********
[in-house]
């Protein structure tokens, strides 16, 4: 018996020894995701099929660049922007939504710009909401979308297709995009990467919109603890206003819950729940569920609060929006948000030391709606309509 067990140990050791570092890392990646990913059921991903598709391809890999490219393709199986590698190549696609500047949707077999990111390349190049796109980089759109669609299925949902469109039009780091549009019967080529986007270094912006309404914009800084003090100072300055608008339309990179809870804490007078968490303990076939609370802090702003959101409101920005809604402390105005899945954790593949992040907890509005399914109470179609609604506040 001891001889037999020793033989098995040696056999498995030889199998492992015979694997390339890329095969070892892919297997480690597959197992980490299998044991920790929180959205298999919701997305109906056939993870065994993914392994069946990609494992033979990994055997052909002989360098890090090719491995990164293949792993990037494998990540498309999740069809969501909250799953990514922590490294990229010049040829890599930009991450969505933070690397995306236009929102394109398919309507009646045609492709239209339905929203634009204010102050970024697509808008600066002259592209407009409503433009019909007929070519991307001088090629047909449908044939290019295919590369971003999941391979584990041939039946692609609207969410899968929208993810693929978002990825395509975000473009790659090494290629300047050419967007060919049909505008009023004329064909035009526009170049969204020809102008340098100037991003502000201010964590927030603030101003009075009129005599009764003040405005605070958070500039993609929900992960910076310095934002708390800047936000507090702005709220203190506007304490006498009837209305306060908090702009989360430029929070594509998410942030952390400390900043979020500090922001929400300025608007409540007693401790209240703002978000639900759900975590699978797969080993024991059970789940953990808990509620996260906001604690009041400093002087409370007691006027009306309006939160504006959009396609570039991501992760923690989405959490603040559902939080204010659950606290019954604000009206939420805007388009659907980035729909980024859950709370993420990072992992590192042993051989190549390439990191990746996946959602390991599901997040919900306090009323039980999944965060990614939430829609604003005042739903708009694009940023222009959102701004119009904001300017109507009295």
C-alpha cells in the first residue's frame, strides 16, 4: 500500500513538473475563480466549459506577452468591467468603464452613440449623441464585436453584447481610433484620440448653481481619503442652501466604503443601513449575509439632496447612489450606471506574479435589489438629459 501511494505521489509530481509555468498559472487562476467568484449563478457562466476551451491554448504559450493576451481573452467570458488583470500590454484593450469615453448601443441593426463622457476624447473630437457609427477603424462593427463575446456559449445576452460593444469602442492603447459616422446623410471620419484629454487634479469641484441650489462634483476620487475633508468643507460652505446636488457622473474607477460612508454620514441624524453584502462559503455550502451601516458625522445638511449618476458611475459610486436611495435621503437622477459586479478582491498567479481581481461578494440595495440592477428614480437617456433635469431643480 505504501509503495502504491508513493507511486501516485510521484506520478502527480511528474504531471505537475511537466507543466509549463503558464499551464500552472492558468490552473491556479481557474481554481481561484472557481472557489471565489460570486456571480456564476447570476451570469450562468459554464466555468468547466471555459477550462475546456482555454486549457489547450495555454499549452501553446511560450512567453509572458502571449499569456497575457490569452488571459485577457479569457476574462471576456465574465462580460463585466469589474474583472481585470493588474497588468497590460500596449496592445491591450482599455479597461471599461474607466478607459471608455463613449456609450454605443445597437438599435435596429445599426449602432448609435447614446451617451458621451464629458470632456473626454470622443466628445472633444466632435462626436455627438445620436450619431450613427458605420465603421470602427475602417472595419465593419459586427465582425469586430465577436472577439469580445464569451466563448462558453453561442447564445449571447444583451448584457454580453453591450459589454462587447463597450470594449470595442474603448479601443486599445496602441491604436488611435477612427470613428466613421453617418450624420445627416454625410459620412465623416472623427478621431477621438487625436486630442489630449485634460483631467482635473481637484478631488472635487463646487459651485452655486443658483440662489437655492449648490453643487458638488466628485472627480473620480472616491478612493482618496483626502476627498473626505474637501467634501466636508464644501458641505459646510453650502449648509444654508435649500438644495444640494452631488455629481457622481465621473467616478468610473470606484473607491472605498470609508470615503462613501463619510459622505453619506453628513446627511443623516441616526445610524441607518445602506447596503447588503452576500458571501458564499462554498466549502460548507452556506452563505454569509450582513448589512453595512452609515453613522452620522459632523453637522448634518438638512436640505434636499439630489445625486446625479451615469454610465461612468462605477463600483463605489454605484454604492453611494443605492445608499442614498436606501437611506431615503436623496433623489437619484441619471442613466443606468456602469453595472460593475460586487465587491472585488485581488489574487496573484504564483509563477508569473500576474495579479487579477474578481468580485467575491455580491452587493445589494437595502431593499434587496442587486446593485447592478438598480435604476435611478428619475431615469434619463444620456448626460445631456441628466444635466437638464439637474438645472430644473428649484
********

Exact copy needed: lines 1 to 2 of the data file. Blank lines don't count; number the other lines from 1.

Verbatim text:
[in-house]
């Protein structure tokens, strides 16, 4: 018996020894995701099929660049922007939504710009909401979308297709995009990467919109603890206003819950729940569920609060929006948000030391709606309509 067990140990050791570092890392990646990913059921991903598709391809890999490219393709199986590698190549696609500047949707077999990111390349190049796109980089759109669609299925949902469109039009780091549009019967080529986007270094912006309404914009800084003090100072300055608008339309990179809870804490007078968490303990076939609370802090702003959101409101920005809604402390105005899945954790593949992040907890509005399914109470179609609604506040 001891001889037999020793033989098995040696056999498995030889199998492992015979694997390339890329095969070892892919297997480690597959197992980490299998044991920790929180959205298999919701997305109906056939993870065994993914392994069946990609494992033979990994055997052909002989360098890090090719491995990164293949792993990037494998990540498309999740069809969501909250799953990514922590490294990229010049040829890599930009991450969505933070690397995306236009929102394109398919309507009646045609492709239209339905929203634009204010102050970024697509808008600066002259592209407009409503433009019909007929070519991307001088090629047909449908044939290019295919590369971003999941391979584990041939039946692609609207969410899968929208993810693929978002990825395509975000473009790659090494290629300047050419967007060919049909505008009023004329064909035009526009170049969204020809102008340098100037991003502000201010964590927030603030101003009075009129005599009764003040405005605070958070500039993609929900992960910076310095934002708390800047936000507090702005709220203190506007304490006498009837209305306060908090702009989360430029929070594509998410942030952390400390900043979020500090922001929400300025608007409540007693401790209240703002978000639900759900975590699978797969080993024991059970789940953990808990509620996260906001604690009041400093002087409370007691006027009306309006939160504006959009396609570039991501992760923690989405959490603040559902939080204010659950606290019954604000009206939420805007388009659907980035729909980024859950709370993420990072992992590192042993051989190549390439990191990746996946959602390991599901997040919900306090009323039980999944965060990614939430829609604003005042739903708009694009940023222009959102701004119009904001300017109507009295």